Why Exercise Protects Your Brain’s Health

A woman stretching on a yoga mat

All doctors worldwide will tell you the same thing - if you want your body to function correctly, you need to exercise! Some moderate-intensity workouts or activities, a couple of times a week, is all you need to improve your physical fitness as well as the shape of your body. Moreover, those same workouts a couple of times a week can also improve your mental health and well-being! However, what you may not realize is that every physical exercise protects your brain's health too. And, if you "get your brain moving," you may lower the risk of developing some of the most common brain diseases such as dementia and Alzheimer's disease, and many others.

First, Let Us Look at the Research

If you want to understand how and why exercise protects your brain's health, there is no better way than to look at the recent research. Namely, precisely 454 people have agreed to participate in a 20-year-long study that would test their cognitive skills. All they had to do during their lifetime was to exercise regularly. During that time, all the researchers had to do is to track, via accelerometers, how much and how hard those people exercised. The results showed that those who moved their bodies more scored a lot better on thinking and memory tests. Moreover, the research proved that those people had a 31% less chance to develop the previously mentioned brain diseases such as dementia and Alzheimer's disease.

Reduces Inflammation

Exercising helps us learn to be resilient and gives us the strength to stand up to anything. But did you know that exercising can also help your body stand up to many of the inflammation processes that can happen inside our bodies? As we age, inflammation can occur in all of our organs, including the brain. And, if it progresses, it can affect many of the brain's functions. However, exercise can slow down or even completely stop all the inflammation processes in the human body. These are, of course, great news, but it is essential to mention that "exercising" therapy does not always work, especially in severe cases. Thus, if you want to avoid becoming a severe inflammation case, better start exercising early on - better safe than sorry.

Exercise Improves Blood Flow to the Brain

Even though the human brain is 2% of our entire body mass, it receives 15% of the body's blood supply. So, we can say that the brain is pretty much dependent on blood flow. For our nervous tissues to survive, they need oxygen, and oxygen comes from the blood. The best way to increase the blood flow to the brain is through exercise! Moreover, when the blood flow is improved, one can also decrease the risk of developing hypertension or high blood pressure, which can be life-threatening if not treated.

The good news is that all kinds of exercises, but especially cardio exercise, are excellent for improving the blood flow to the brain and the entire body. The more you move, the better. Cardio training is something you should try as that proved to be the most efficient, but do not beat yourself up if you can do it initially; even the most simple movements like walking or swimming can do the trick.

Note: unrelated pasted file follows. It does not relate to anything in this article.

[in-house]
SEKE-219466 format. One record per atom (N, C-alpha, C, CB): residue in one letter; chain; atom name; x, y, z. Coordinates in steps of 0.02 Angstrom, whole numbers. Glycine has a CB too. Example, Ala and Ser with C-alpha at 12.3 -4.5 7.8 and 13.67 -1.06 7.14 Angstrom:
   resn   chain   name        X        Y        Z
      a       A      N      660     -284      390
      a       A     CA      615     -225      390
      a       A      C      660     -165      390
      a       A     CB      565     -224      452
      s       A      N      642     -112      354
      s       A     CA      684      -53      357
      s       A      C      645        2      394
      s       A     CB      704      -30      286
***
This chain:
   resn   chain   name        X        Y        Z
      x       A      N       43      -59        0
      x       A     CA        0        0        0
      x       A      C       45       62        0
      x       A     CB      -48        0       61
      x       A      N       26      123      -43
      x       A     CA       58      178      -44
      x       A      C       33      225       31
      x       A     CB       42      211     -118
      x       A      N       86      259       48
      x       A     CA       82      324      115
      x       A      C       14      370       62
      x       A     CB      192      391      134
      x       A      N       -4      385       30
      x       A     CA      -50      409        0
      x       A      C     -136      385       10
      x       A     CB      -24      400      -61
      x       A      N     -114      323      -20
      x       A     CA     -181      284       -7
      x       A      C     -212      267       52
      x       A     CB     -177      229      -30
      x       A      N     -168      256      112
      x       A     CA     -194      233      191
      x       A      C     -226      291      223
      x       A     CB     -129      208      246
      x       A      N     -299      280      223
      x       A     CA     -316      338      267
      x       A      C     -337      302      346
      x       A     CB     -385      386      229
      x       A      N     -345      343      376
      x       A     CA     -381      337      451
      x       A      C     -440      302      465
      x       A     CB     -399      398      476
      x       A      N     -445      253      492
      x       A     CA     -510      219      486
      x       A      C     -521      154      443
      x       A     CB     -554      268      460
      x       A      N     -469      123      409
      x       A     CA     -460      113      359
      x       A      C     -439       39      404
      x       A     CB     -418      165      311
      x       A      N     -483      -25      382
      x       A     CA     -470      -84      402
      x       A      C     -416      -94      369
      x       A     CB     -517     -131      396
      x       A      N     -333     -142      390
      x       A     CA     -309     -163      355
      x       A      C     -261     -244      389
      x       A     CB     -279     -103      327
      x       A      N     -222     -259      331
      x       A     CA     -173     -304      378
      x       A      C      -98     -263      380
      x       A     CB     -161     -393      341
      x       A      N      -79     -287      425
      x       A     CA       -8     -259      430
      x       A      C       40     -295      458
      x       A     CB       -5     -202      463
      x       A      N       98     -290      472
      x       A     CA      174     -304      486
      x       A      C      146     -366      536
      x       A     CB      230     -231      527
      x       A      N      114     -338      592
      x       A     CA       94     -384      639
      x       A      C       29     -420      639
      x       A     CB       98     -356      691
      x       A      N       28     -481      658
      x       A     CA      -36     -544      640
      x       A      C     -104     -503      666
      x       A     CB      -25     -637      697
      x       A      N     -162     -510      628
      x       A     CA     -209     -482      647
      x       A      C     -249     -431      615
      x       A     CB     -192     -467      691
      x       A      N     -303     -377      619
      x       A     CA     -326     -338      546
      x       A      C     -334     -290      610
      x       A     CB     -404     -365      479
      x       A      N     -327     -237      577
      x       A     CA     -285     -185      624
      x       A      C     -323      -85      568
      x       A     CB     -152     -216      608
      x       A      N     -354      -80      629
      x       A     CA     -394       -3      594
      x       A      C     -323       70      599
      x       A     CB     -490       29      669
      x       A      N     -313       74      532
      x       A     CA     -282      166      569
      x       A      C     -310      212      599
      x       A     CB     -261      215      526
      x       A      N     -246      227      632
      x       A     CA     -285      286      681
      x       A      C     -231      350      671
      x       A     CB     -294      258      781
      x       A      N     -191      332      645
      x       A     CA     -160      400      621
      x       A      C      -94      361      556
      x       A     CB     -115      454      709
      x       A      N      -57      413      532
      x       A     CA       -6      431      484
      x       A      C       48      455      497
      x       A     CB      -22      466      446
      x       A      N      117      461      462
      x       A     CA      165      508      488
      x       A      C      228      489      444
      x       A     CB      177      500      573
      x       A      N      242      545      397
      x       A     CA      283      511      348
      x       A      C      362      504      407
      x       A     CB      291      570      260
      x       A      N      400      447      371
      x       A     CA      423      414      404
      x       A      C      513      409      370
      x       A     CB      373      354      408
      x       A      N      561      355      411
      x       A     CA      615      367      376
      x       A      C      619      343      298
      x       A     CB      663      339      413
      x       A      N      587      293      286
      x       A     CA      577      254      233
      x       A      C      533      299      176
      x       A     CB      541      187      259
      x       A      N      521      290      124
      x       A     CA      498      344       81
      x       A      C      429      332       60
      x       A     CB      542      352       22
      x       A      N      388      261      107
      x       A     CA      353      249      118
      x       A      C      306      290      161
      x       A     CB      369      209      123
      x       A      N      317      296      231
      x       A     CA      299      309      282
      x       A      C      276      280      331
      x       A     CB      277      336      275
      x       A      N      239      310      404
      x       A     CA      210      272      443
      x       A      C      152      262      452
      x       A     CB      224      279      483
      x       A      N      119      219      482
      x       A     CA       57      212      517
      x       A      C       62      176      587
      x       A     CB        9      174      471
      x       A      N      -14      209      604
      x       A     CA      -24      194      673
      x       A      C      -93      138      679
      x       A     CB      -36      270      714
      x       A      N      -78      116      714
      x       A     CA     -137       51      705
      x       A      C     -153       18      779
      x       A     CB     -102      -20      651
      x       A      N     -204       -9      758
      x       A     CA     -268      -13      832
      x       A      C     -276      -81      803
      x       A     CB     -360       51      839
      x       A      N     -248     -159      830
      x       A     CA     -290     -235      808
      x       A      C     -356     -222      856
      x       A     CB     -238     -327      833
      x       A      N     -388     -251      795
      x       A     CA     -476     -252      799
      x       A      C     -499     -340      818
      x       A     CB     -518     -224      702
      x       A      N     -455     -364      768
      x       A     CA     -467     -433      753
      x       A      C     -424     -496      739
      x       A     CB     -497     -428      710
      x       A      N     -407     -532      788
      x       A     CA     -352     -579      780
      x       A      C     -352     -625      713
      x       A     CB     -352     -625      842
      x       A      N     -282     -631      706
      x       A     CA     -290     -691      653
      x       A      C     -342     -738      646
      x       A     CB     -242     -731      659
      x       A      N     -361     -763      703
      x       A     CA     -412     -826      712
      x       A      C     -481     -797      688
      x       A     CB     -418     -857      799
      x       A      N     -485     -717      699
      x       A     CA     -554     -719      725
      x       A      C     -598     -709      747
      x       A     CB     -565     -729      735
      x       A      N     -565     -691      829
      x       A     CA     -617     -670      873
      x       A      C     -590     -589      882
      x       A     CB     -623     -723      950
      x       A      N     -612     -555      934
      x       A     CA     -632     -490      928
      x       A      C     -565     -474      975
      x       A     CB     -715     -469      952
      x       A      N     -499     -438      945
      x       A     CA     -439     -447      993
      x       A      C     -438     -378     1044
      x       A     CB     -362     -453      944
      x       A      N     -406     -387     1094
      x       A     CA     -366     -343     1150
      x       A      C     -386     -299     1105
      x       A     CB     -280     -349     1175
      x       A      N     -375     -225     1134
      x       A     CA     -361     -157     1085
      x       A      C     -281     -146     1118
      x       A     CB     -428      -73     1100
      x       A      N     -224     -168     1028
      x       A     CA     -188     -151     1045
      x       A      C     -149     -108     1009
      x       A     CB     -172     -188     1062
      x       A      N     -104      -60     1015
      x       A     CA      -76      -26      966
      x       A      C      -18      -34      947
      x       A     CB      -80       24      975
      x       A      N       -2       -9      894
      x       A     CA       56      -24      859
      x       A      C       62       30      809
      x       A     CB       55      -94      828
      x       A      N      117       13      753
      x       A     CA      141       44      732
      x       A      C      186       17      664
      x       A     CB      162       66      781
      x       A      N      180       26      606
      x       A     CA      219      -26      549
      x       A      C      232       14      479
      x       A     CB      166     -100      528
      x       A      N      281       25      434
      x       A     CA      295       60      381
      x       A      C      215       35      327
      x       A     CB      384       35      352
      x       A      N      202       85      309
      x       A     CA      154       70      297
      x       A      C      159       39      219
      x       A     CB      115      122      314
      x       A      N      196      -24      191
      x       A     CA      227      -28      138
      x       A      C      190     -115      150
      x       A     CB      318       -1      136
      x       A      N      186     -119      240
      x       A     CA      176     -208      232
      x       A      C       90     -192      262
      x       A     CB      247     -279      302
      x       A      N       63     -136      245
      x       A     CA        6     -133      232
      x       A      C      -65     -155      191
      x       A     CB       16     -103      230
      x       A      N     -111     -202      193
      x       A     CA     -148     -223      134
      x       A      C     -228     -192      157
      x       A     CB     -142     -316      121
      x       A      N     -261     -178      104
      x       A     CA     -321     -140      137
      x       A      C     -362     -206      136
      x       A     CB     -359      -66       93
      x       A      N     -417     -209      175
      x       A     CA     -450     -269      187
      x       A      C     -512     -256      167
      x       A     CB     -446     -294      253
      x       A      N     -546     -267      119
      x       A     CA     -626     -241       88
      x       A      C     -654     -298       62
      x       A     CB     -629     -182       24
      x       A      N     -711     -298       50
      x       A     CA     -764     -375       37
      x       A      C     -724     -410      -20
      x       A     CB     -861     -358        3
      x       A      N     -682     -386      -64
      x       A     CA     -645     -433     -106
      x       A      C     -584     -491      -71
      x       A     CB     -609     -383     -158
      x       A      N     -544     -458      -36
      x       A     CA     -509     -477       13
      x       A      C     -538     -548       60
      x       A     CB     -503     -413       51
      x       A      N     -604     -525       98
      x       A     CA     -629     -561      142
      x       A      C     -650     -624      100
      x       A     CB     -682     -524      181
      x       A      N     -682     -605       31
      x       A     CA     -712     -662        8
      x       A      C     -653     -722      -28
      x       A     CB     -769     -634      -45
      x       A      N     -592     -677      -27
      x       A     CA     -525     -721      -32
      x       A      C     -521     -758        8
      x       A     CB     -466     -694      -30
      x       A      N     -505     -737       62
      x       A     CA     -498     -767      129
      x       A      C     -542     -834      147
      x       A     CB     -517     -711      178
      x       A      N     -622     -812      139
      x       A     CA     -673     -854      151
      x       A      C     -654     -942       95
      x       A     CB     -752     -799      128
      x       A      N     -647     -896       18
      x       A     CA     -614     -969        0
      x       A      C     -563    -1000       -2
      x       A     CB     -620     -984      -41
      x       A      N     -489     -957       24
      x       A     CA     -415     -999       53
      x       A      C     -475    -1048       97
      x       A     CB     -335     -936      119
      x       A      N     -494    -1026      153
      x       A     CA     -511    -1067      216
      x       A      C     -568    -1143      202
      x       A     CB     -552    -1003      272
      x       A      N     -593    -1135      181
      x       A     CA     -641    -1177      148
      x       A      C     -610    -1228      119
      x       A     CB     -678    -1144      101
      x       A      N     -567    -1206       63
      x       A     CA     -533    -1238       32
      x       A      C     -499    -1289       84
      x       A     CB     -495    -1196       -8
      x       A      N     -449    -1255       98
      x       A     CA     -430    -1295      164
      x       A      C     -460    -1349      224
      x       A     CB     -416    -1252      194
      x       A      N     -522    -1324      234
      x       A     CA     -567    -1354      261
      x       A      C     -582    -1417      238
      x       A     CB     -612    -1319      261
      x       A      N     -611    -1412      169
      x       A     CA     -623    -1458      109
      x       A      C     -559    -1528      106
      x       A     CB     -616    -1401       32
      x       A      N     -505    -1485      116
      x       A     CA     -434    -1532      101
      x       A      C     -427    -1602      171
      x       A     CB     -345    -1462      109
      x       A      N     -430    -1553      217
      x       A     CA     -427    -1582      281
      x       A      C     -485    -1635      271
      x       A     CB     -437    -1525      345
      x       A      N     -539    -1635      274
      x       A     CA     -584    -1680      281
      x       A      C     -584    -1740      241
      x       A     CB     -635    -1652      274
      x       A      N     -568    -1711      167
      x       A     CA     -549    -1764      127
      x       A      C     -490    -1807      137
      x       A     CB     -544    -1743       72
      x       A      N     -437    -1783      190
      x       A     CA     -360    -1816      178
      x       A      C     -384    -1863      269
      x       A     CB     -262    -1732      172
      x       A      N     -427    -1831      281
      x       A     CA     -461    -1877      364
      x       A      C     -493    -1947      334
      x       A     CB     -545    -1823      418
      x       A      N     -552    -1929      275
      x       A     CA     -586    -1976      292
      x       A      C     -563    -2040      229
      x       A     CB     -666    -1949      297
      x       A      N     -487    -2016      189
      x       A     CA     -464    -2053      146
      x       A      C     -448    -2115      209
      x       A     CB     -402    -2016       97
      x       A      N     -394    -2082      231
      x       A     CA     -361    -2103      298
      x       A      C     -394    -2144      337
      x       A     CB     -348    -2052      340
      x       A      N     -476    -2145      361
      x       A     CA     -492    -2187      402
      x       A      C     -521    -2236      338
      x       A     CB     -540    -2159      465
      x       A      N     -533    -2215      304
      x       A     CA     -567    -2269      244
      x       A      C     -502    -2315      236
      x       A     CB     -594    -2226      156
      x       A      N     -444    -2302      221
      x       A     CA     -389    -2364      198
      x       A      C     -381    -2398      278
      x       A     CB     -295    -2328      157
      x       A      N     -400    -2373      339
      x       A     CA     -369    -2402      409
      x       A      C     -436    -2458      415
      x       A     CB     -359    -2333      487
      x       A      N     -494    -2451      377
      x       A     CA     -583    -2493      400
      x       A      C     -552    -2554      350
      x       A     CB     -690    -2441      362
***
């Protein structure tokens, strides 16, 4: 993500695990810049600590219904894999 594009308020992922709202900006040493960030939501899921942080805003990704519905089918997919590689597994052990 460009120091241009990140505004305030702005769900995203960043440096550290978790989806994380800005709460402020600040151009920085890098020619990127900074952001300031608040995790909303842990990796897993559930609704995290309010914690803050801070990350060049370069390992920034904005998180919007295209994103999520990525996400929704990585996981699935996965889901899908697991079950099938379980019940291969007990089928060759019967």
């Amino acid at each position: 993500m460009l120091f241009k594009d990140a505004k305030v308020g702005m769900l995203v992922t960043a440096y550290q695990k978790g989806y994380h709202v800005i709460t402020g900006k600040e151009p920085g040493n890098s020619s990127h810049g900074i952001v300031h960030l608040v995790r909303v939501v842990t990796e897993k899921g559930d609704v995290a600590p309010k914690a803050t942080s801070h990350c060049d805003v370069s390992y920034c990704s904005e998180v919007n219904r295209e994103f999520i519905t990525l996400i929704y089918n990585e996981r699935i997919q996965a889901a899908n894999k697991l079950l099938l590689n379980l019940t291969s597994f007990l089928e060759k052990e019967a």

Exercise Helps with Memory

As we grow older, the brain starts to lose its volume. This results in the shrinkage of specific brain areas often connected with memory. That is why older adults usually have difficulty remembering things. It all starts slowly with small things like forgetting where you placed your keys. Then, sometimes, it grows to more significant problems - to dementia, for instance. But, the brain's volume can be restored! And, you guessed it - it can be restored by exercising! That fact was proven by a researcher who conducted an MRI scan on an older patient. Six months of being active - swimming, walking, going up the stairs, and eating the right foods - significantly improved the patient's brain volume and lowered the risk of memory loss.

It Lowers Levels of Stress Hormones

Stress kills! It can damage all parts of our body and our mind if the stress hormone gets too high. The same applies to the brain - it can be damaged (by stress) in the same way as any other organ in our body. The best way to handle stress in our day-to-day lives is by exercising! When working out, producing the stress hormone is reduced to the minimum while producing other feel-good hormones is increased. Exercising will pump up your endorphins and significantly improve your mood.

So, what are you waiting for? You see how exercise protects your brain’s health and you already know it is very beneficial for your body but also for your mood. So, try to incorporate any kind of exercise during your day. And do what you love; that way, you will not have to force yourself every day nor be tempted to quit sooner than you started. Find an exercising buddy, set a goal, be persistent - your brain will thank you!


Angie Collins, Author

Angie Collins has been working as a personal trainer ever since she has graduated from college. Her major was physical health, and she specialized in working with people with injuries. In her free time, Angie also writes content for her blog about the health and fitness of the body and the soul.

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